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Plos One : Monitoring of Xenograft Tumor Growth and Response to Chemotherapy by Non-invasive in Vivo Multispectral Fluorescence Imaging, Volume 7

By Minna, John D.

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Book Id: WPLBN0003957127
Format Type: PDF eBook :
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Reproduction Date: 2015

Title: Plos One : Monitoring of Xenograft Tumor Growth and Response to Chemotherapy by Non-invasive in Vivo Multispectral Fluorescence Imaging, Volume 7  
Author: Minna, John D.
Volume: Volume 7
Language: English
Subject: Journals, Science, Medical Science
Collections: Periodicals: Journal and Magazine Collection (Contemporary)
Historic
Publication Date:
Publisher: Plos

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Minna, J. D. (n.d.). Plos One : Monitoring of Xenograft Tumor Growth and Response to Chemotherapy by Non-invasive in Vivo Multispectral Fluorescence Imaging, Volume 7. Retrieved from http://netlibrary.net/


Description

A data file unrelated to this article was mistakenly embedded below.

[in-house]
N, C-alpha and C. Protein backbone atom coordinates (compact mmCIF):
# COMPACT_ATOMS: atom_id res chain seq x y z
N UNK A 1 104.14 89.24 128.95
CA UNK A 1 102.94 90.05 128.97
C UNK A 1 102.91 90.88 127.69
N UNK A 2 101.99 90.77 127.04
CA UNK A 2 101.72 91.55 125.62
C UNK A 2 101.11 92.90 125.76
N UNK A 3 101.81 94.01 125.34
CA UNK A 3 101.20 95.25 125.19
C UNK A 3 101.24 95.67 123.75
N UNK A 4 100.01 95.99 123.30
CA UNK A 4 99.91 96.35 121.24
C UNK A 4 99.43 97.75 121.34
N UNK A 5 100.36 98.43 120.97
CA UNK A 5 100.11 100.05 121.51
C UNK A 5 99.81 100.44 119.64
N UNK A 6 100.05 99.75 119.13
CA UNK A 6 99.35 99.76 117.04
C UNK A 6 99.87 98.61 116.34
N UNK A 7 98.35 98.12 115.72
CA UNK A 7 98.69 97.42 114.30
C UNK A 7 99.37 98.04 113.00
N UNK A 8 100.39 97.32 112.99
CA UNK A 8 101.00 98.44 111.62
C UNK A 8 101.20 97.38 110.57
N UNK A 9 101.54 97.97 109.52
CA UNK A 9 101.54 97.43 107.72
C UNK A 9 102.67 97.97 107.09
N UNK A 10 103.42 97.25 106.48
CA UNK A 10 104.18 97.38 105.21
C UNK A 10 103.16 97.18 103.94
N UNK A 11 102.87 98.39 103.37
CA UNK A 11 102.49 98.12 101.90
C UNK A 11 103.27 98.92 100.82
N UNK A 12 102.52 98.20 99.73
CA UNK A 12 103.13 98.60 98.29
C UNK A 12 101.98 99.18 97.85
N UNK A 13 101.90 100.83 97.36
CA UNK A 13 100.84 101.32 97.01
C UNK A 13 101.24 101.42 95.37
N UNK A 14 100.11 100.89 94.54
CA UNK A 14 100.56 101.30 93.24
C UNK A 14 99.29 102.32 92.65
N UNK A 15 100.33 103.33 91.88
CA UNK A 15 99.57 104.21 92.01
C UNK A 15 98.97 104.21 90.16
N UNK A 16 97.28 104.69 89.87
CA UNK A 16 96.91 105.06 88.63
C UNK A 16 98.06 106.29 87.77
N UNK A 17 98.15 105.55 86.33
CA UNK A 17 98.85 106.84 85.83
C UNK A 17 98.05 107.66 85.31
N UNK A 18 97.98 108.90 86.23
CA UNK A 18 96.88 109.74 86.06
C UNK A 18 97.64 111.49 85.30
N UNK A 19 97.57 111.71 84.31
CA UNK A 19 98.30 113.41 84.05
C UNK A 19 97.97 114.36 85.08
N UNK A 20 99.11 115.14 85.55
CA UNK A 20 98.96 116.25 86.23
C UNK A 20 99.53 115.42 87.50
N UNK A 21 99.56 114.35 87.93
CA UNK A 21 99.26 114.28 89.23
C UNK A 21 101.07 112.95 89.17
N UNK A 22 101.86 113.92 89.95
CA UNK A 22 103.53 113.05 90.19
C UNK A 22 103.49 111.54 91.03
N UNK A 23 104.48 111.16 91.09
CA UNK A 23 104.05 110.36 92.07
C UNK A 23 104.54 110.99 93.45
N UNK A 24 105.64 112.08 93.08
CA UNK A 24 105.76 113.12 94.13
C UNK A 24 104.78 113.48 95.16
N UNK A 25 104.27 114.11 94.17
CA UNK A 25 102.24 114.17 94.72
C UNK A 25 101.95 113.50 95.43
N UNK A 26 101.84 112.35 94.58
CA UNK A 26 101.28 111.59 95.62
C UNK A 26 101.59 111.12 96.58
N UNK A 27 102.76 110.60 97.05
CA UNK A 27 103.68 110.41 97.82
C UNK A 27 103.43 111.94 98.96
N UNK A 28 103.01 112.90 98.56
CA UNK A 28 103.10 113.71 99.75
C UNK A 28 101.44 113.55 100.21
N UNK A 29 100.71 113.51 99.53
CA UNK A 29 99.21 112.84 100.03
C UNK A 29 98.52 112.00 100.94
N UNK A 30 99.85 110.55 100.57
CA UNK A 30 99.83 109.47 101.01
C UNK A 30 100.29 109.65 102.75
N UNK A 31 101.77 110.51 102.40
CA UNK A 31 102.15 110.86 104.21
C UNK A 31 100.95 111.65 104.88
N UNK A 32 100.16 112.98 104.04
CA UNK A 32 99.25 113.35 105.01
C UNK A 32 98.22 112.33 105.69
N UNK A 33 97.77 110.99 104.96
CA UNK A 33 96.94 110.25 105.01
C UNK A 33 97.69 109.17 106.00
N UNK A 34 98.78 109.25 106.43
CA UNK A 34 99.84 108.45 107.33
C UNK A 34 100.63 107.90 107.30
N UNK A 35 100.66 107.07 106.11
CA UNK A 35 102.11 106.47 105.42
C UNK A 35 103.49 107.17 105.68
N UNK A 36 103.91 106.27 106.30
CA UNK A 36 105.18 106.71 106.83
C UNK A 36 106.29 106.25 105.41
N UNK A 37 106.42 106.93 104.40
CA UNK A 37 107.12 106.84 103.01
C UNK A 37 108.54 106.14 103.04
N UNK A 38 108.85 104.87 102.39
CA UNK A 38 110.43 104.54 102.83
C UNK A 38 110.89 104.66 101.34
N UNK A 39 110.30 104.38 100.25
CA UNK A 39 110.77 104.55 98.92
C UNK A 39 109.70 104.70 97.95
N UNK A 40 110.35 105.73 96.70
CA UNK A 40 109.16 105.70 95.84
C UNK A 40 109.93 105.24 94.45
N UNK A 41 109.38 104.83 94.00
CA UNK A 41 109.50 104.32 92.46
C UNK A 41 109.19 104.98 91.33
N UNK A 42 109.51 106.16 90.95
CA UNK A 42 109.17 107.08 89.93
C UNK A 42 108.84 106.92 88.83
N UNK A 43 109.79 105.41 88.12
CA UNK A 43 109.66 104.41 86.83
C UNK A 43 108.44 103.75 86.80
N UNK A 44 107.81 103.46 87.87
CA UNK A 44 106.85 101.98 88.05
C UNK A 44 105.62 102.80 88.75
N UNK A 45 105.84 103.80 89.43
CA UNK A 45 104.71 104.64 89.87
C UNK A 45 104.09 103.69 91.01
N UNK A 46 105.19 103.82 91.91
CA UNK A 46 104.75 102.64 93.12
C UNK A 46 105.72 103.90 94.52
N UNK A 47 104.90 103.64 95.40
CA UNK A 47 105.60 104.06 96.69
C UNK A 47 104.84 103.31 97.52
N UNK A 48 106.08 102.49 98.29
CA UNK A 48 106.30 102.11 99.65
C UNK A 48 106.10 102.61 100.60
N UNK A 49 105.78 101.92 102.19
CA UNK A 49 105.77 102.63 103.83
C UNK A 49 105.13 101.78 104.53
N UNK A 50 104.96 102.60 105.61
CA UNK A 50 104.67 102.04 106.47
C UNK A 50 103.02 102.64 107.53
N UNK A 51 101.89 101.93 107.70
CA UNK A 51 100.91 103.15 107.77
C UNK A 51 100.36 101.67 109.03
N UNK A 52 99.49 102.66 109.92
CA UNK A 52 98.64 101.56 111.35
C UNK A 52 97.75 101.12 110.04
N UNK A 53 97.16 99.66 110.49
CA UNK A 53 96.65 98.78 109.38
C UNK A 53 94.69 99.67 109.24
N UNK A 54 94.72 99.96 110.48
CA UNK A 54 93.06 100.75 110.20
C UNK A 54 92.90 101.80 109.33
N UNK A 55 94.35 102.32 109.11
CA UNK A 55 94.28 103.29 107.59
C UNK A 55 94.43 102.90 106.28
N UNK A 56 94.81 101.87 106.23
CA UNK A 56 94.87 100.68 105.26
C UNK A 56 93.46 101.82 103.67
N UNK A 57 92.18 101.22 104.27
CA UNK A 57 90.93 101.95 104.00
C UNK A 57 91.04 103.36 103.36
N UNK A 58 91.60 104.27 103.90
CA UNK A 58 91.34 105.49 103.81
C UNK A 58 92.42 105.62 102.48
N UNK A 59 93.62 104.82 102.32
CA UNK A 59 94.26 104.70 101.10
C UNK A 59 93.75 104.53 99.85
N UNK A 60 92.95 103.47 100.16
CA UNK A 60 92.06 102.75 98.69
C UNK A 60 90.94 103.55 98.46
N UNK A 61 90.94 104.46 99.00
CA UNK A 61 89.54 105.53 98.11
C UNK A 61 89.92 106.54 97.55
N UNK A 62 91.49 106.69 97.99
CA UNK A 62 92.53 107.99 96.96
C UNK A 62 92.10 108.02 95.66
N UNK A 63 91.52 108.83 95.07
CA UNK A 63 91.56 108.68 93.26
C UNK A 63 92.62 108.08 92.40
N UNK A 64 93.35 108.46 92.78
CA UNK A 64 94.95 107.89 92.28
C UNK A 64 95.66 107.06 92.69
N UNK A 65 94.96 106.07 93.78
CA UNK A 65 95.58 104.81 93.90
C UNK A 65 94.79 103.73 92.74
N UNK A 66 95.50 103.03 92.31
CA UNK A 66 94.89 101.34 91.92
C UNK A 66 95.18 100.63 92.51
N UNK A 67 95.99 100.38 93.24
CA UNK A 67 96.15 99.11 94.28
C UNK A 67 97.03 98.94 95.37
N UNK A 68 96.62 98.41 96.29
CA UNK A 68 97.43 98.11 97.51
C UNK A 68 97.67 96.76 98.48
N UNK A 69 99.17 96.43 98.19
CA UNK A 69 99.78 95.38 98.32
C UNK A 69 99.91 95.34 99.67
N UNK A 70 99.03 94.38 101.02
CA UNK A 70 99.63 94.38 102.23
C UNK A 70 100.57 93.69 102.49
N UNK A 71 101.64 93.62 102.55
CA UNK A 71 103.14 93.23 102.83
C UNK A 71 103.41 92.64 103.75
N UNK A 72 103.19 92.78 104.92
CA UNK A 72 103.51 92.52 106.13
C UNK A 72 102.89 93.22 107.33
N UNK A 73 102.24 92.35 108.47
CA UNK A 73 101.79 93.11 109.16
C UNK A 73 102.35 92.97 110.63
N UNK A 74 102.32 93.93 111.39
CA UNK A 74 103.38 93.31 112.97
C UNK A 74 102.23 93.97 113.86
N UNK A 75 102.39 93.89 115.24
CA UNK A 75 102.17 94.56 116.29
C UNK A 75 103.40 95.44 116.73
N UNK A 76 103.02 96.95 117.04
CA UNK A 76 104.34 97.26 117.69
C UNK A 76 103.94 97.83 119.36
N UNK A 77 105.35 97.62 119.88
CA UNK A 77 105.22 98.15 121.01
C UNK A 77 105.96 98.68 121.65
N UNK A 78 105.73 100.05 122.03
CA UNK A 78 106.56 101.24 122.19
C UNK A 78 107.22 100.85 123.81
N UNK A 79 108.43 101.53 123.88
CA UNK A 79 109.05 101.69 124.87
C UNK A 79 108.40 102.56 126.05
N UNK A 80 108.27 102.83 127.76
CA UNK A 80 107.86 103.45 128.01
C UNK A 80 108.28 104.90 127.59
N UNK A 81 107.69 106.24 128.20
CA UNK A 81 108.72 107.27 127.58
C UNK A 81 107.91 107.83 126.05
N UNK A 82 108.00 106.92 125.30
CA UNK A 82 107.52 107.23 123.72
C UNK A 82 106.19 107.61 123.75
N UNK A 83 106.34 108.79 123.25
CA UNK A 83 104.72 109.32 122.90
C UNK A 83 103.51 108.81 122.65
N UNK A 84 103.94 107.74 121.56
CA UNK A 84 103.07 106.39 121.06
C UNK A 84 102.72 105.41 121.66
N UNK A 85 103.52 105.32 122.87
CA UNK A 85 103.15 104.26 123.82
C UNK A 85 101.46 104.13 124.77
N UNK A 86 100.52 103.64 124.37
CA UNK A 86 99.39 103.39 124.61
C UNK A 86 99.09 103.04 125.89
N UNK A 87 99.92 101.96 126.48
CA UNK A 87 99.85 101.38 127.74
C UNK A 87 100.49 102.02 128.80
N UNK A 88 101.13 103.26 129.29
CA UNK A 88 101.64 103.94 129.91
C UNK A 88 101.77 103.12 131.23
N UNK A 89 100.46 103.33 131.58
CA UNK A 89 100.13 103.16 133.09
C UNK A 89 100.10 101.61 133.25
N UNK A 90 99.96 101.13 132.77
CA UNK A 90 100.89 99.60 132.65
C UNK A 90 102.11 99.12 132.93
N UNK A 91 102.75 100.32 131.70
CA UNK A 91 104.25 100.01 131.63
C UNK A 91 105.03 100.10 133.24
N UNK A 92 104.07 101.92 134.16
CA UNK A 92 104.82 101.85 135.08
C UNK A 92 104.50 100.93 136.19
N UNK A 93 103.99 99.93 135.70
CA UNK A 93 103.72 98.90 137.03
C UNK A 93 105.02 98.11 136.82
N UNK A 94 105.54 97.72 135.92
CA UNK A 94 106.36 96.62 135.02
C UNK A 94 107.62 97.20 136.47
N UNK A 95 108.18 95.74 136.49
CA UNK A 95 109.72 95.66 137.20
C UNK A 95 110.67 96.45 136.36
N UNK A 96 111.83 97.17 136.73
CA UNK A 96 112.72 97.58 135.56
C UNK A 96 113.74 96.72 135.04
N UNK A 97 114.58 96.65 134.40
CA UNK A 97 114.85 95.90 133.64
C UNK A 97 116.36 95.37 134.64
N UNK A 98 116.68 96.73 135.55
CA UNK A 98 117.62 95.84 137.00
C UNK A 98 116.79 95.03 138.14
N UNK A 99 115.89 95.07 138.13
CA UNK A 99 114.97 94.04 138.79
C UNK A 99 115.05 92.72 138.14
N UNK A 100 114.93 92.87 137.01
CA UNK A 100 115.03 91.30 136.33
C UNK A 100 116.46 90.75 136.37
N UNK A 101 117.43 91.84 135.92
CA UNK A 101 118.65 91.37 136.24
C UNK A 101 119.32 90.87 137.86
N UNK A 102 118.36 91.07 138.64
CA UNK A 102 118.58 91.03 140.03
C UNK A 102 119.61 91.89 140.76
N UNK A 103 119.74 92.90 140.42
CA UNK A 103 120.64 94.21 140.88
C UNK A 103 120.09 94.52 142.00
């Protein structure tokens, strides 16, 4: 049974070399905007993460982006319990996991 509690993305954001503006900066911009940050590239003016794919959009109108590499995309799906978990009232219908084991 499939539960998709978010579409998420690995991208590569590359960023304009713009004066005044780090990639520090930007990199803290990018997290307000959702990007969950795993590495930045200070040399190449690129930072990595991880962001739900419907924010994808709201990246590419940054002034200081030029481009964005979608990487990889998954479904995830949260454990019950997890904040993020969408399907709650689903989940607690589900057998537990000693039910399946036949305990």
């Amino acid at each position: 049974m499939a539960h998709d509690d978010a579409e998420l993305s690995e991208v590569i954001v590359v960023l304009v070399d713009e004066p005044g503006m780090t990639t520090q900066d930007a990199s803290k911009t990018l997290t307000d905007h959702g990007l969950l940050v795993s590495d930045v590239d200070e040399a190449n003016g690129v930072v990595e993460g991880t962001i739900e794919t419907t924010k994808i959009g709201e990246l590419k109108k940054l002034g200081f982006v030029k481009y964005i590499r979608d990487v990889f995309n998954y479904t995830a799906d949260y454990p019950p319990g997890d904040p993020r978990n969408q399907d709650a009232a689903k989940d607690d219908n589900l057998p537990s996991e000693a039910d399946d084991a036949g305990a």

Description : A continuous monitoring of the whole tumor burden of individuals in orthotopic tumor models is a desirable aim and requires non-invasive imaging methods. Here we investigated whether quantification of a xenograft tumor intrinsic fluorescence signal can be used to evaluate tumor growth and response to chemotherapy. Stably fluorescence protein (FP) expressing cell clones of colorectal carcinoma and germ cell tumor lines were generated by lentiviral transduction using the FPs eGFP, dsRed2, TurboFP635, and mPlum. Applying subcutaneous tumor models in different experimental designs, specific correlations between measured total fluorescence intensity (FI) and the tumor volume (V) could be established. The accuracy of correlation of FI and V varied depending on the cell model used. The application of deep-red FP expressing xenografts (TurboFP635, mPlum) was observed to result in improved correlations. This was also reflected by the results of a performed error analysis. In a model of visceral growing mPlum tumors, measurements of FI could be used to follow growth and response to chemotherapy. However, in some cases final necropsy revealed the existence of additional, deeper located tumors that had not been detected in vivo by their mPlum signal. Consistently, only the weights of the tumors that were detected in vivo based on their mPlum signal correlated with FI. In conclusion, as long as tumors are visualized by their fluorescence signal the FI can be used to evaluate tumor burden. Deep-red FPs are more suitable for in vivo applications as compared to eGFP and dsRed2.

 

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